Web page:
Dr. Conrad Murray, personal physician to Michael Jackson, is currently on trial in Los Angeles for involuntary manslaughter, two years after the death of the singer — of “acute propofol intoxication” — was officially ruled a homicide by the L.A. County coroner’s office.
Let me start by saying that administering the anesthetic drug propofol for sleep, as Murray has acknowledged doing for Jackson, even while the doctor feared his patient had developed an addiction to it, is inexcusable. The drug has no medical use outside the operating room and anesthesia isn’t “sleep.” It’s more like a controlled form of coma.
But that being said, giving addicts the drugs they want isn’t always quackery. In fact, it can often be lifesaving. Indeed, “Dr. Feelgood,” a term of disparagement that has long been used to describe doctors who inadvertently or deliberately prescribe psychoactive drugs to addicts, may sometimes do real good.
Increasingly, evidence suggests that maintenance prescribing, as it’s known, may benefit addicts at least as much as direct efforts to get them to quit entirely. Simply giving addicts more drugs sounds like the last thing that could improve health or spur recovery, but the pharmacology of opioids like heroin and OxyContin — the kinds of drugs that contribute to the vast majority of overdose deaths in the U.S. — makes it practical.
Once a person has become dependent on these drugs, a steady, regular, maintenance dose will no longer produce a “high” or any impairment. Rather it will allow addicts to function normally. Studies increasingly support the use of substitute drugs like methadone and buprenorphine (Suboxone, Subutex) for opioid addicts, as well as the use of addicts’ actual drug of choice like heroin. As a handful of studies also suggest, there may be reason to hope that amphetamine could possibly even help methamphetamine and cocaine addicts.
Just like pain patients who can take steady doses of painkillers to function, addicts who are given methadone, heroin, buprenorphine or other opioids aren’t impaired. They don’t have to spend their lives seeking street drugs, a supply that is unpredictable and unlike medical-grade drugs possibly impure, which can only do more harm. When addicts are stabilized and required to see the doctor regularly for prescriptions, their health and lives improve. Research even shows that when addicts are maintained on long-acting drugs like methadone, their stress response is reduced in a way that isn’t seen with abstinence.
Hundreds of studies on methadone and buprenorphine use in opioid addicts support their efficacy. Maintenance prescribing reduces crime, mortality, and HIV and hepatitis rates more than abstinence-based treatment does, and is equally good at improving other outcomes like employment. Research also finds that when methadone clinics are shuttered or when maintenance prescribing is arbitrarily limited, overdose deaths and crime rates go up.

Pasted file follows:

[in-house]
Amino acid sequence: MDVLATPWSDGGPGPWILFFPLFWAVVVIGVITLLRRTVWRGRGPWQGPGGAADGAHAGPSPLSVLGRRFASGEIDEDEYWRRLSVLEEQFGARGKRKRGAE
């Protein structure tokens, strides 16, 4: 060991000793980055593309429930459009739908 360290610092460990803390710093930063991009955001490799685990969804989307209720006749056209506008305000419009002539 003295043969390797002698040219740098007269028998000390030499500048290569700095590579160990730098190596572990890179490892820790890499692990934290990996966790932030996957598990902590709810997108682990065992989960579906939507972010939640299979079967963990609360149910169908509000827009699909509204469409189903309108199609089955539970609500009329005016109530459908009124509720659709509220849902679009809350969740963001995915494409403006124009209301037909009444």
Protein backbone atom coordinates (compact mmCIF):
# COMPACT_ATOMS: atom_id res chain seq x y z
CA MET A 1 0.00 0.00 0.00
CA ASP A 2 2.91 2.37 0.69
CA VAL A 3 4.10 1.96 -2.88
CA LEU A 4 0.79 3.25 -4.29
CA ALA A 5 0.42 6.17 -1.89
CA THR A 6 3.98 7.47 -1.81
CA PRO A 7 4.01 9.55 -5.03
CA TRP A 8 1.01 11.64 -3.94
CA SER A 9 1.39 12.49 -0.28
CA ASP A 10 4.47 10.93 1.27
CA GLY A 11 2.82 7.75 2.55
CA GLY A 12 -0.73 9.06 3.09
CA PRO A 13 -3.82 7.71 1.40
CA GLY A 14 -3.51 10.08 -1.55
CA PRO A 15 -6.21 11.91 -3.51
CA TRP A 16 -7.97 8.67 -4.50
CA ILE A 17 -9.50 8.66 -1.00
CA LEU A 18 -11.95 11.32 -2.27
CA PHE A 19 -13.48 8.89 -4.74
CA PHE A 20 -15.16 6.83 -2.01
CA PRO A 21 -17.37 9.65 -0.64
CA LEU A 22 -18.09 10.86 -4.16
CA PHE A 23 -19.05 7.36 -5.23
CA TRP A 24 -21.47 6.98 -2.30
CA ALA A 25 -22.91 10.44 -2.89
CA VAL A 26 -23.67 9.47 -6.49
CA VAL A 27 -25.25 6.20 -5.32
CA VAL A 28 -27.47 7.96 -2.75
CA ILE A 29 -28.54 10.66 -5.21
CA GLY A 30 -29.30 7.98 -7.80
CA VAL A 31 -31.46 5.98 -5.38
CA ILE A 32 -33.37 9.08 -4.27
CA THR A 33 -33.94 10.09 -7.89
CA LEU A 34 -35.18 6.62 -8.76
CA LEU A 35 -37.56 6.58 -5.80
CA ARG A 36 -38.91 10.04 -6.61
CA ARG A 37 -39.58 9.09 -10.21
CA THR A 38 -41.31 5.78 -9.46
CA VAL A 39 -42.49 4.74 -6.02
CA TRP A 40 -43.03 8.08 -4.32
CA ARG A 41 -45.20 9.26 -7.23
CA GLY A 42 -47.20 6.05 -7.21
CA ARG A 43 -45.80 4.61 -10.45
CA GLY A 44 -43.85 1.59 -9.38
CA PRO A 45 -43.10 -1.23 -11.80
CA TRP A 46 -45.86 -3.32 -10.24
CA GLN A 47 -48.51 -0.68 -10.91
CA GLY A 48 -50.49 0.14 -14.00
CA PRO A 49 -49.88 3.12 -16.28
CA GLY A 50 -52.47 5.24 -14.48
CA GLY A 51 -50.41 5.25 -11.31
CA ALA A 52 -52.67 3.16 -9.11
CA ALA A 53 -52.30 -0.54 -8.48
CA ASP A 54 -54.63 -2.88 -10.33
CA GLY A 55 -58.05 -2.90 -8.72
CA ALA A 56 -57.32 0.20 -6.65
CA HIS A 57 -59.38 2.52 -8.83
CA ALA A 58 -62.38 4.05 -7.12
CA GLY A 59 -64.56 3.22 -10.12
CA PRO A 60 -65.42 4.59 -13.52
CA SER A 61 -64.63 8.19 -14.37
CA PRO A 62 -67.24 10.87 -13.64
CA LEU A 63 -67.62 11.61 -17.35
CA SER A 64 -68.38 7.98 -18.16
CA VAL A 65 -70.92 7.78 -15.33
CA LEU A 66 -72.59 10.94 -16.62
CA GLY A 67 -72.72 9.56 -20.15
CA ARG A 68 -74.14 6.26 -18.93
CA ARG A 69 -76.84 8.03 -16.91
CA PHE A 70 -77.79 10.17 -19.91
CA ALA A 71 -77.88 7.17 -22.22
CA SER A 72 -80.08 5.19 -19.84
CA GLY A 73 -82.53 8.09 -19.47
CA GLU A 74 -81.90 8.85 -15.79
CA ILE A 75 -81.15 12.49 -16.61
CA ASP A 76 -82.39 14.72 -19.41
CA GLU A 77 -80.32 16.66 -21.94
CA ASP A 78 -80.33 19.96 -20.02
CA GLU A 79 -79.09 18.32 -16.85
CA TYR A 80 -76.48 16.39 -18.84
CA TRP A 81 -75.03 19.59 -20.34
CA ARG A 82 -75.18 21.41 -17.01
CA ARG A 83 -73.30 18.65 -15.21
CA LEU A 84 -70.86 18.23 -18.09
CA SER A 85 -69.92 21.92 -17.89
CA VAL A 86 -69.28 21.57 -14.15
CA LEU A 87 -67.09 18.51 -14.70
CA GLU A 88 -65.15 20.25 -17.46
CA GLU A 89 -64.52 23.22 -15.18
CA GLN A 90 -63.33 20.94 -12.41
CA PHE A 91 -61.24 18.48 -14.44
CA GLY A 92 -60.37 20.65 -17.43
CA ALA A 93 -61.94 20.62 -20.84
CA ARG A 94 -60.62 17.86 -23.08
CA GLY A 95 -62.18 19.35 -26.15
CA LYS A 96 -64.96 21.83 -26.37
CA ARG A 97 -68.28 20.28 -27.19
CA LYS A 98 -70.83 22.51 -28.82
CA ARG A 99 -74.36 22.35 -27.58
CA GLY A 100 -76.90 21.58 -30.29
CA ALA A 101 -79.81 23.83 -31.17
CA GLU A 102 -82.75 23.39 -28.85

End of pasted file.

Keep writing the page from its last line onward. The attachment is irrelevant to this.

Moreover, for the most intractable cases of addiction, studies have so overwhelmingly supported the prescribing of heroin that countries including Germany, Switzerland, Denmark, the Netherlands and the U.K. now include it among their treatment options.
So, should we be praising our Dr. Feelgoods, rather than putting them in prison? Can we solve the crisis of prescription-drug addiction by legalizing maintenance prescribing of drugs other than methadone or buprenorphine? Can we prevent people from lying or committing crime to get drugs, simply by allowing them get them honestly?
The answers aren’t clear, but here’s one thing that is: the way we’re currently dealing with the misuse of opioids isn’t working. Legitimate pain patients are getting squeezed by measures meant to root out addicts. Overdose deaths are rising. Physicians who discover addicts in their practices tend simply to cut them off, often without even providing a referral to treatment. There’s no evidence that any of this helps.
In fact, a study by Project Lazarus, a comprehensive program aimed at reducing overdose deaths in North Carolina, found that when one physician who was believed to be a Feelgood enabler of addicts had his medical license suspended, his former patients began dying of overdose at a greater rate than when he was practicing.
Other doctors refused to see these abandoned patients: they were viewed as addicts simply because they had been associated with a “bad” doctor. It’s hard to know why they died, however. Did some pain patients commit suicide because of unrelieved agony, as has been known to happen in other cases in which doctors suddenly stopped prescribing (either voluntarily or due to legal issues)? Or were they addicts with a reduced tolerance?
The study’s authors suggest that, whether the people who died were suffering from pain, addiction or both, being cut off abruptly lowered their tolerance and put them at risk for overdose. Project Lazarus has since established a buprenorphine maintenance clinic in an attempt to prevent similar problems in future cases.
Thoughtless prescribing — like giving out propofol — is clearly dangerous. But maintenance should be a widely available option. Expanding the drugs available for maintenance use and the settings in which maintenance is permitted should be studied.